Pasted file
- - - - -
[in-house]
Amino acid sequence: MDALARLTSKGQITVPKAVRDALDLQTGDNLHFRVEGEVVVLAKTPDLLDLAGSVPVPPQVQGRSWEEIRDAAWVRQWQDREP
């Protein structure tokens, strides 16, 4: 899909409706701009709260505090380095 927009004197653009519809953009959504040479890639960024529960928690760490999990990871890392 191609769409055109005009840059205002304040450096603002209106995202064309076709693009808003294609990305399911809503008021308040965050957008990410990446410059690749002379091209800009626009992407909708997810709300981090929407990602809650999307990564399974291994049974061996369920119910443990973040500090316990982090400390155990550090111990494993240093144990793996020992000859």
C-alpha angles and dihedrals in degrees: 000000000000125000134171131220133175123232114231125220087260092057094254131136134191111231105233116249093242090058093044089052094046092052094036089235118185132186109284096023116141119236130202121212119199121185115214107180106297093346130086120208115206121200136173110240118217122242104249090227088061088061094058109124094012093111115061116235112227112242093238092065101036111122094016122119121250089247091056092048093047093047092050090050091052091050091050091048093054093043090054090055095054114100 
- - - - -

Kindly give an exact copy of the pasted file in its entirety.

[in-house]
Amino acid sequence: MDALARLTSKGQITVPKAVRDALDLQTGDNLHFRVEGEVVVLAKTPDLLDLAGSVPVPPQVQGRSWEEIRDAAWVRQWQDREP
């Protein structure tokens, strides 16, 4: 899909409706701009709260505090380095 927009004197653009519809953009959504040479890639960024529960928690760490999990990871890392 191609769409055109005009840059205002304040450096603002209106995202064309076709693009808003294609990305399911809503008021308040965050957008990410990446410059690749002379091209800009626009992407909708997810709300981090929407990602809650999307990564399974291994049974061996369920119910443990973040500090316990982090400390155990550090111990494993240093144990793996020992000859």
C-alpha angles and dihedrals in degrees: 000000000000125000134171131220133175123232114231125220087260092057094254131136134191111231105233116249093242090058093044089052094046092052094036089235118185132186109284096023116141119236130202121212119199121185115214107180106297093346130086120208115206121200136173110240118217122242104249090227088061088061094058109124094012093111115061116235112227112242093238092065101036111122094016122119121250089247091056092048093047093047092050090050091052091050091050091048093054093043090054090055095054114100 